King of Pork


One might think it’s a royal title that members of Congress would prefer to avoid, but such is not the case with Rep. [sw: Marion Berry], D-Ark., who told the Arkansas Democrat Gazette that “nothing would please [him] more” than to be known as the King of Pork on Capitol Hill. As a member of the House Appropriations Committee, Berry is well placed to vie for the crown.

The article suggests something I’ve read before in several other places–that earmarks aren’t a problem, that they don’t in and of themselves increase federal spending:

Berry, a Democrat who sits on the Appropriations Committee, acknowledges that there is more sensitivity about earmarks among his colleagues, who fear being seen as big spenders. But he maintains earmarks have relatively little impact on the budget, compared with the tax cuts Congress has passed.

During the fiscal year that ends Sept. 30, member-requested projects received $29 billion of the total $ 843 billion budgeted for discre- tionary programs, according to Citizens Against Government Waste, a Washington group that advocates cuts in federal spending.

“Earmarks are not the problem,” Berry says.

I would tend to agree with him if he were preface “problem” with the word “only,” but since he doesn’t (and further, suggests that low taxes are the real problem), it’s worth remembering that Berry, as a member of Congress, is an active proponent of programs and policies that put money in the pockets of his relatives, his son, his spouse and–when he leaves Congress–himself, according to his personal financial disclosure form.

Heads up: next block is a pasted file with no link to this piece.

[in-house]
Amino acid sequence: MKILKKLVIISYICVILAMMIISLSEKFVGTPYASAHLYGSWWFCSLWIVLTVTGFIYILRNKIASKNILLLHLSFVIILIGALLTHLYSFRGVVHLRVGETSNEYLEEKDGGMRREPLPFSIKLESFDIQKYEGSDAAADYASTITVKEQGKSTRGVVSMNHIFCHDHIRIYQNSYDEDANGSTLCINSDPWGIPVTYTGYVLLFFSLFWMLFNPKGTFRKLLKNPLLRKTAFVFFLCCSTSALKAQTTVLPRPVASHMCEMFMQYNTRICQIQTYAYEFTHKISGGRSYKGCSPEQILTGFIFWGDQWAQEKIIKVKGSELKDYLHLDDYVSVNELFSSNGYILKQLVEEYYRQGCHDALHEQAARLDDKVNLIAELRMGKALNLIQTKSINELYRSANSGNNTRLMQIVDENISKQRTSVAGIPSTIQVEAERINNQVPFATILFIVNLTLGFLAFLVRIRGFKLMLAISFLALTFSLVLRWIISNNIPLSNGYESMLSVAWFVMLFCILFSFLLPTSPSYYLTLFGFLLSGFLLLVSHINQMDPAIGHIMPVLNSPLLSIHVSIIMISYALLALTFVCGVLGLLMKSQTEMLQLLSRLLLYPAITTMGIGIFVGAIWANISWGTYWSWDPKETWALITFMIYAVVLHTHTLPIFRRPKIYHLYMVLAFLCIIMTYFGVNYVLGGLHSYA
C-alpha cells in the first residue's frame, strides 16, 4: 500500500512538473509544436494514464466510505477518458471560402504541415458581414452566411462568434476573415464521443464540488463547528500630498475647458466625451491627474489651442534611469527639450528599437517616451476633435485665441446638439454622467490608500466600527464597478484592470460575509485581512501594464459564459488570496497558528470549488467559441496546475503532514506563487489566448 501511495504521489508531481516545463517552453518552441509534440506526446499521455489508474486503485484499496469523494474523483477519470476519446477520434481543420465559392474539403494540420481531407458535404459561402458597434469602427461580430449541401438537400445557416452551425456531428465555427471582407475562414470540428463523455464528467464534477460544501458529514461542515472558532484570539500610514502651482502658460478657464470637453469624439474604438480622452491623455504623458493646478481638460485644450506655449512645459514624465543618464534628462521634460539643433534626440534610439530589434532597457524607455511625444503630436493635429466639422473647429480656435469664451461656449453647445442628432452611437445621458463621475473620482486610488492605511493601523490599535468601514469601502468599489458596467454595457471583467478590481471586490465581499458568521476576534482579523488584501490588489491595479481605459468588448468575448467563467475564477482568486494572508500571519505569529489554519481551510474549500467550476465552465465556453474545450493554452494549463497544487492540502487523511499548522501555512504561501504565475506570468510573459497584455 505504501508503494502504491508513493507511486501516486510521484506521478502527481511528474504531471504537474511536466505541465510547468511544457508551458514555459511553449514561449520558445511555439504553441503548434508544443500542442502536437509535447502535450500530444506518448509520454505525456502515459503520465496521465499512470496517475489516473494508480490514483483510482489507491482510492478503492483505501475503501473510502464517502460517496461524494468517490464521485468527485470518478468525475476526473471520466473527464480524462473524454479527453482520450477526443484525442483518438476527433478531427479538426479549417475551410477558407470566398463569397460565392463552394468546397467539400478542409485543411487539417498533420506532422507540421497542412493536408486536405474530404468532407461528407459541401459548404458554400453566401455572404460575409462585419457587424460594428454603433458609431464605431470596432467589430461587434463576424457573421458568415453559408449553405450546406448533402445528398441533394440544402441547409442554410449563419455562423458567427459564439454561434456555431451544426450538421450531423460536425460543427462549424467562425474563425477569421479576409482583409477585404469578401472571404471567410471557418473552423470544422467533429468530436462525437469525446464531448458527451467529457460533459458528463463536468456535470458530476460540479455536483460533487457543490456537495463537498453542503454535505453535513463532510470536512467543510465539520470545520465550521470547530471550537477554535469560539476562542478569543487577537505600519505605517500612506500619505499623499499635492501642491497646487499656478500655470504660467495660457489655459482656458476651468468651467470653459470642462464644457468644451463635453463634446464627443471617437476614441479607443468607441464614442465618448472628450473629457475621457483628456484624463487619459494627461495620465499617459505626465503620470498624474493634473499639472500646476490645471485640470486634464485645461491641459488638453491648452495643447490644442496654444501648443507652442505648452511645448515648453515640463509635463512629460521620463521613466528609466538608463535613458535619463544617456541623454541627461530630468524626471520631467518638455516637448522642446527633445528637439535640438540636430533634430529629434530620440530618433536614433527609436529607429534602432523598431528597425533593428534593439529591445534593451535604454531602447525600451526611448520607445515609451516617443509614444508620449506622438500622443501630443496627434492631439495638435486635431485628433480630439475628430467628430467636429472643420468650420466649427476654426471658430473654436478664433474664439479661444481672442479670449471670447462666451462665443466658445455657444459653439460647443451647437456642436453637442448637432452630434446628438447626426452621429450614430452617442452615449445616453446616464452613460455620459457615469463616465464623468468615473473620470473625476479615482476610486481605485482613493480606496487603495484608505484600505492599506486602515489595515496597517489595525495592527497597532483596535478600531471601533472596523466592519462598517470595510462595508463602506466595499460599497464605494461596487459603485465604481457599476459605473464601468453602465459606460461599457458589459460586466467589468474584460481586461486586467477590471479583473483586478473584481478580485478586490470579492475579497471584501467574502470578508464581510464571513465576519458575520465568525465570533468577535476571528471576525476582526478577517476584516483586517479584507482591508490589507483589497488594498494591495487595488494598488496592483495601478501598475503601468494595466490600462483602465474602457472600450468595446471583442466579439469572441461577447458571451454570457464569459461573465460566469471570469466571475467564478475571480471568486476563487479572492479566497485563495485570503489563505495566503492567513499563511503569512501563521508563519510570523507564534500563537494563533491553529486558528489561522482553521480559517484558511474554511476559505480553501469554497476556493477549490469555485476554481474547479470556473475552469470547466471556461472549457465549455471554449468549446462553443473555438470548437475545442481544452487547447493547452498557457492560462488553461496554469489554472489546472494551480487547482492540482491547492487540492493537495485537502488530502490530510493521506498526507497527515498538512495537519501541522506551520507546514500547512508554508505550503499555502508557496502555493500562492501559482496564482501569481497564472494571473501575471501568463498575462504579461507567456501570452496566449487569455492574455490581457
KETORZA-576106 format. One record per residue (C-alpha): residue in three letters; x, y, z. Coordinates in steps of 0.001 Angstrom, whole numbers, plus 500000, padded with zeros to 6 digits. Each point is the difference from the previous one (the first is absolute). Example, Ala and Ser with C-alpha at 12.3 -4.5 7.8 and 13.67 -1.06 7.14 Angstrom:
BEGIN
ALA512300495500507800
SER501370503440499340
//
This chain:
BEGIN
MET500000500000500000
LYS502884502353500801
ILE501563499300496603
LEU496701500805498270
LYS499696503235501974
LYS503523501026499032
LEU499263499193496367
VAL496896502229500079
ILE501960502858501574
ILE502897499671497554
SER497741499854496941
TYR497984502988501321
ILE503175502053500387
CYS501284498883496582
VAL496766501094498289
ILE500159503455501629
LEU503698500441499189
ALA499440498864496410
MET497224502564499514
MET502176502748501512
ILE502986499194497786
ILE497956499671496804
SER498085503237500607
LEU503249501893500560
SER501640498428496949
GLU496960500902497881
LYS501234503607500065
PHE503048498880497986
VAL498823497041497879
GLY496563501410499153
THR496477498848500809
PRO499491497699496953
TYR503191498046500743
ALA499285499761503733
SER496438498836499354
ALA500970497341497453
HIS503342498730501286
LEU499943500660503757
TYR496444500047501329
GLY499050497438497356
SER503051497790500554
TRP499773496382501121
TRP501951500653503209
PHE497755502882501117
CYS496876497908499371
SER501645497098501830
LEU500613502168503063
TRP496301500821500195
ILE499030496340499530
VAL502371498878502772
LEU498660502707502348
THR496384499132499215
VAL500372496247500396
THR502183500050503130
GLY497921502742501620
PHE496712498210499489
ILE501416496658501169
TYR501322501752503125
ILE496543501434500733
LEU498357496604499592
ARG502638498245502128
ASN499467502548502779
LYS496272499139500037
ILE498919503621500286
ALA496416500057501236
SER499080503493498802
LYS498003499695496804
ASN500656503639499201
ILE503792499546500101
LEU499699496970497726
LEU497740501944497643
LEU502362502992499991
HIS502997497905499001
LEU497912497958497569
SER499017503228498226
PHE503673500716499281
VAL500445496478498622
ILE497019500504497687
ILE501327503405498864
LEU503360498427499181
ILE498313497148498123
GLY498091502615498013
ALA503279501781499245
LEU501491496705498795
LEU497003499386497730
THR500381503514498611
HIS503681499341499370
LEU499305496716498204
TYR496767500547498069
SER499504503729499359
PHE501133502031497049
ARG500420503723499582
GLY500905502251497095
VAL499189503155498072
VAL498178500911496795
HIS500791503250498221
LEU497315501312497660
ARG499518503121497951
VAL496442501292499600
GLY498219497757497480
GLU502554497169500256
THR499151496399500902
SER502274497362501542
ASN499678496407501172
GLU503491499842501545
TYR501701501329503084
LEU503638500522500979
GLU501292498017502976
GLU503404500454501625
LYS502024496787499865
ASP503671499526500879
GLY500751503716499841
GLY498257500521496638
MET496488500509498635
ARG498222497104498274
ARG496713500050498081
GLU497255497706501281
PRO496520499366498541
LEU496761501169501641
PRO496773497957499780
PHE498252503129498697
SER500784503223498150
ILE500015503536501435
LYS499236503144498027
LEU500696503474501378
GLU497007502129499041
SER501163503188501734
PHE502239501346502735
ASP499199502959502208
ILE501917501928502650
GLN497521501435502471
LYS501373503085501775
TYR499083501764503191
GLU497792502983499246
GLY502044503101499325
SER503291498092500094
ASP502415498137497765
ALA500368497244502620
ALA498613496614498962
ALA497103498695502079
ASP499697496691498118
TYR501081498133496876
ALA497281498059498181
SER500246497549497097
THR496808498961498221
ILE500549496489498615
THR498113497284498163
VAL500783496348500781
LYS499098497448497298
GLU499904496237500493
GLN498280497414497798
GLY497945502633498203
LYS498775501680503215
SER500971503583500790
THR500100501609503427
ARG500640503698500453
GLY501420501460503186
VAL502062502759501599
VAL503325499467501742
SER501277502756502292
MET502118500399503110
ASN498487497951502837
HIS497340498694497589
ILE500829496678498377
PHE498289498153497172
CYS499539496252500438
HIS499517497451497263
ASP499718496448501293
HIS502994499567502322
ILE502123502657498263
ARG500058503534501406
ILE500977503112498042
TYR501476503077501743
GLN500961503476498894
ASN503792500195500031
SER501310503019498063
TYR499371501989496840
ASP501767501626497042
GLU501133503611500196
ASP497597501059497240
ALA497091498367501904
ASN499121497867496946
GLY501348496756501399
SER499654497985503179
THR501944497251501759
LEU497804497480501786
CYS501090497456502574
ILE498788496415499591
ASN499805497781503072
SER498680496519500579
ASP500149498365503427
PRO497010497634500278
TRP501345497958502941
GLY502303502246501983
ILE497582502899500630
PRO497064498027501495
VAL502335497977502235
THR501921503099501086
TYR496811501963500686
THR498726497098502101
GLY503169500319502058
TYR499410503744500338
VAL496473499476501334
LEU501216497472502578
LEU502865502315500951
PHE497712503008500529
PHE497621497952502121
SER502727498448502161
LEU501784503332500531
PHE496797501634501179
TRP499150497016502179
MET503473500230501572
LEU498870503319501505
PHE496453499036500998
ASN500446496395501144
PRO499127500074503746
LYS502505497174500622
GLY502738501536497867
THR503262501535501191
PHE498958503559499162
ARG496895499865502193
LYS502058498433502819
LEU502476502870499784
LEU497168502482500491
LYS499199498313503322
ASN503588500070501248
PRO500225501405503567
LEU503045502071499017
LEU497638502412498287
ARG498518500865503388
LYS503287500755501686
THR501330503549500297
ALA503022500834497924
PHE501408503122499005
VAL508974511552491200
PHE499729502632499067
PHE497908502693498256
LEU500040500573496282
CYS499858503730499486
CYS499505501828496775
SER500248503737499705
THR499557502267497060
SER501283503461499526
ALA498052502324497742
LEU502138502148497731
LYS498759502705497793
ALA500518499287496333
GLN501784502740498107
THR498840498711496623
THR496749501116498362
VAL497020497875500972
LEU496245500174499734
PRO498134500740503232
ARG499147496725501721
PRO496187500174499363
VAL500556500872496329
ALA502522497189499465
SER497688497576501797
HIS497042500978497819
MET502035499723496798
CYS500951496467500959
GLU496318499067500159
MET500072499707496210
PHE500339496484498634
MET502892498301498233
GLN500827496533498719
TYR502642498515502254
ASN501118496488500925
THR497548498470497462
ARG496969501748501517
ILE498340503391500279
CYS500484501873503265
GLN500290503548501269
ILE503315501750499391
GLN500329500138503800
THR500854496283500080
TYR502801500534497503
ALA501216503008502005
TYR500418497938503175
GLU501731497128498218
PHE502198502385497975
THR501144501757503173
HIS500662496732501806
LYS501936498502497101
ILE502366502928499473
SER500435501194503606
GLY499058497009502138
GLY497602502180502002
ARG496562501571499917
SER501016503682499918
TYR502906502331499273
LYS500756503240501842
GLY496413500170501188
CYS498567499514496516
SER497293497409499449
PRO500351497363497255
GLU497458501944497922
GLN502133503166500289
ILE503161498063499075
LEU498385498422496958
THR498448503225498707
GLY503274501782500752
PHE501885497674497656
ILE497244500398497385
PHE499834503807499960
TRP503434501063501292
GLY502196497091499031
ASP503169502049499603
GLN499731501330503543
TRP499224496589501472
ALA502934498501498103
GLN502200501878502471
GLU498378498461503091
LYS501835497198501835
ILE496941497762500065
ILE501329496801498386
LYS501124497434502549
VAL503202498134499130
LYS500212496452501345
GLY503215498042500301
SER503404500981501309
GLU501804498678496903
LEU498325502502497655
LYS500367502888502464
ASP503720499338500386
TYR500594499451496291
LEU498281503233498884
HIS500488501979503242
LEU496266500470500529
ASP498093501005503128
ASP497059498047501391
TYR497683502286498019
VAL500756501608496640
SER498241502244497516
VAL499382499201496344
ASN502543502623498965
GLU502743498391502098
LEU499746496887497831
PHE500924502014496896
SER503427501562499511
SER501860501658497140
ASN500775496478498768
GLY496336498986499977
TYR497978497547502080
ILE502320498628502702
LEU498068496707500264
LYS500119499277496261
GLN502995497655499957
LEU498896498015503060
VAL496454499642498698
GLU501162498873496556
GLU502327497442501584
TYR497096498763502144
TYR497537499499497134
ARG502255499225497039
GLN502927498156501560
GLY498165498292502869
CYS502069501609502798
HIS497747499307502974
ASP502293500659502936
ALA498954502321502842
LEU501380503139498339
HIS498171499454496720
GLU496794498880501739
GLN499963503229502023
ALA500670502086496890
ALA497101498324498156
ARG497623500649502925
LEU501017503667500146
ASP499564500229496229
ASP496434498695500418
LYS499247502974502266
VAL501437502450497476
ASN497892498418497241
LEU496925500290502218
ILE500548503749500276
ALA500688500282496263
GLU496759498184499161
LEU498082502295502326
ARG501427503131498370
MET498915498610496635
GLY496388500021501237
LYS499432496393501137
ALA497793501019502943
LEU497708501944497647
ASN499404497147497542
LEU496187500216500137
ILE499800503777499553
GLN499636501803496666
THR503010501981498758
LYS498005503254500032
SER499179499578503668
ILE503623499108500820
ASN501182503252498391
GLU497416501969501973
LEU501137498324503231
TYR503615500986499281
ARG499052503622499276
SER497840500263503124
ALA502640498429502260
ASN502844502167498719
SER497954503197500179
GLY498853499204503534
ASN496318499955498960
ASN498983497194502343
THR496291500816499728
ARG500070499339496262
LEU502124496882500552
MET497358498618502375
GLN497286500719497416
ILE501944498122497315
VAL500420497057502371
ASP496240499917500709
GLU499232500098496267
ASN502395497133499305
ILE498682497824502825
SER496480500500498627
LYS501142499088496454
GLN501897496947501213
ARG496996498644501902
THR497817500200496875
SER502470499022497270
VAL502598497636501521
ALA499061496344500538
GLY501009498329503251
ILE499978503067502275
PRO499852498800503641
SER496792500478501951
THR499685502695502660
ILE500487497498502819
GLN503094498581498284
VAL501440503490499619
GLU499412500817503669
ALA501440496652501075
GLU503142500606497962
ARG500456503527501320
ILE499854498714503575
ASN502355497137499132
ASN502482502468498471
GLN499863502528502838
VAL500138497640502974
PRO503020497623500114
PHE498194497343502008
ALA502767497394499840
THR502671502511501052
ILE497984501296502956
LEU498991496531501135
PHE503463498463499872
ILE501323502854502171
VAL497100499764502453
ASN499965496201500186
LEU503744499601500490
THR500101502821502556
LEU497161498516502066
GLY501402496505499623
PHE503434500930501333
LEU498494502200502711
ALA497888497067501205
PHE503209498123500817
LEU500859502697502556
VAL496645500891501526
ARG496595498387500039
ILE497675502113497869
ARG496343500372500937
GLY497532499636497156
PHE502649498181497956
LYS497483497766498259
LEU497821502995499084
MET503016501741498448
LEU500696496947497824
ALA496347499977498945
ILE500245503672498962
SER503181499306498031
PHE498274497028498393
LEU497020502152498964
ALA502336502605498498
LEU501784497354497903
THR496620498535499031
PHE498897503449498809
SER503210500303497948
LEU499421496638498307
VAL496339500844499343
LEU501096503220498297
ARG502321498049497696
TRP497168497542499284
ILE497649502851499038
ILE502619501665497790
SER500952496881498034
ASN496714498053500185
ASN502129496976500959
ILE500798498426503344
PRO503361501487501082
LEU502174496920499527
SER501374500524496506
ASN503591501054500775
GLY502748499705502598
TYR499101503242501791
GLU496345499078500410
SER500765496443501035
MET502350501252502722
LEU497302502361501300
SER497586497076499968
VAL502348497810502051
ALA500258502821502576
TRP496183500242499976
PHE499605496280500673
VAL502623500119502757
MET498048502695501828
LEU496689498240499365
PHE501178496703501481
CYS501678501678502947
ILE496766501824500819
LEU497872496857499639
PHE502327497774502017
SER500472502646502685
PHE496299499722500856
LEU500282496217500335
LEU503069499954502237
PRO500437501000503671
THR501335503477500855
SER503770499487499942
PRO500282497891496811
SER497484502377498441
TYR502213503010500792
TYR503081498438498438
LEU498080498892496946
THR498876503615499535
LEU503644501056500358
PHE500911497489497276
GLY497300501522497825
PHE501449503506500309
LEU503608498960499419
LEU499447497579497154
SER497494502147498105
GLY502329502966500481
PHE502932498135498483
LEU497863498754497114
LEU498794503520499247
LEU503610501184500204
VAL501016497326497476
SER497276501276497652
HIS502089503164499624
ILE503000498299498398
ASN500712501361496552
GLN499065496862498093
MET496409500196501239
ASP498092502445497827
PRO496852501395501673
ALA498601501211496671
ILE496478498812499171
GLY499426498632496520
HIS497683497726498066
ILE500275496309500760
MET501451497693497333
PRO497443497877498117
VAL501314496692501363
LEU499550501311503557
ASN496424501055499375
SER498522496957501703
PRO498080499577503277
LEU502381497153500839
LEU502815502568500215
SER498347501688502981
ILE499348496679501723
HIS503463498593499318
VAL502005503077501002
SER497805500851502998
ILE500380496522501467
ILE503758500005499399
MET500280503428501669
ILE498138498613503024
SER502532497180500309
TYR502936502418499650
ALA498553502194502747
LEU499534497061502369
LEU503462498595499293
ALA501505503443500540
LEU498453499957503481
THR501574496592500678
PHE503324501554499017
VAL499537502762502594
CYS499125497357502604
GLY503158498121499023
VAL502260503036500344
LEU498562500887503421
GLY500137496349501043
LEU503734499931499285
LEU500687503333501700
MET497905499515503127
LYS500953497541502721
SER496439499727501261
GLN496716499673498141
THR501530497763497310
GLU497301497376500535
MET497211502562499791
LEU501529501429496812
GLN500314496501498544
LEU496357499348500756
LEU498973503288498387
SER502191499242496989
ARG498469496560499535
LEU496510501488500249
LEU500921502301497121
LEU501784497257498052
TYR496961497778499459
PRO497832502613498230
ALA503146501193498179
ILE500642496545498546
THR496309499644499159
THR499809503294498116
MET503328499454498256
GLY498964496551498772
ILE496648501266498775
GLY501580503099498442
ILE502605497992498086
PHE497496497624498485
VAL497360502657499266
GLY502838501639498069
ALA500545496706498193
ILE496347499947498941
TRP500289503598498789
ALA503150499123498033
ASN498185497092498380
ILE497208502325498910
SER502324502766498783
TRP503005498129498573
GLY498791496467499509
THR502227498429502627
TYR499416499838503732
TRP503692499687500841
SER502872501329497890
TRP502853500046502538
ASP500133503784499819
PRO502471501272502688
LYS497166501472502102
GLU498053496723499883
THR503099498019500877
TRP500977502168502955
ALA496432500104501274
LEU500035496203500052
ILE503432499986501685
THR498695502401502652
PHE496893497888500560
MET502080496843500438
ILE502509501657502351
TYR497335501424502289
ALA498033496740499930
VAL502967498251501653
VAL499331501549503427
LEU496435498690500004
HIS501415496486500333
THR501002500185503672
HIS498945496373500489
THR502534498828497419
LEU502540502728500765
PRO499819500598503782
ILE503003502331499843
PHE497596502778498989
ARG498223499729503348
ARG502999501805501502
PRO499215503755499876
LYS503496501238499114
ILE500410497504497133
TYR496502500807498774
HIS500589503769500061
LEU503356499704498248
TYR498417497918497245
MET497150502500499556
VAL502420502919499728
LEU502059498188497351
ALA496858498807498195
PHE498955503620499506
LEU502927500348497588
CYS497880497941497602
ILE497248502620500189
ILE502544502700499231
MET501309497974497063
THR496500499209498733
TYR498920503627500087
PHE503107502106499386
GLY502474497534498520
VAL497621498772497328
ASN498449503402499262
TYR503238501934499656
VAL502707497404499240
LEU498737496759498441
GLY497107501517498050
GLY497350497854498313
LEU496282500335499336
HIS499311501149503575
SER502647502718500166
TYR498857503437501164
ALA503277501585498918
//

Berry and his spouse are part owners of various farms in Arkansas that receive federal agriculture subsidies–Merion Berry, Inc. (some $801,661 from 1995 to 2004, according to Environmental Working Group, CARMAR Lowe, Inc. ($530,869 over the same period) and Pecan Post, Inc. ($548,213), to name three–that receive federal agriculture subsidies. His son is part owner of another, Mitchell Berry Inc. ($289,456).

This isn’t a secret–from time to time, papers in his home state of Arkansas have reported on Berry’s farm investments and the federal subsidies he receives, as well as noting his active role in making farm policy. Whether it’s exempting rice from trade embargoes imposed on Cuba or Iran, or promoting biobased fuels made from farm crops, or insisting that only coalition members get contracts with the old Coalition Provisional Authority in Iraq (after a contributor of his lost out to a foreign competitor)–Berry is out front in using the levers of power at his disposal to benefit farmers. Like himself.

I did a quick calculation based on his most recent financial disclosure form–somewhere between 59 and 77 percent of the personal wealth Berry and his wife disclosed (asset values are given in broad ranges on the forms, hence the imprecision of the calculation) is tied up in agriculture. Yet he regularly weighs in on agricultural policy, including on the amount of subsidy payments farmers receive, which contribute to the income of businesses which he owns and from which his wife draws a salary.

Earmarks are not the problem. Indeed.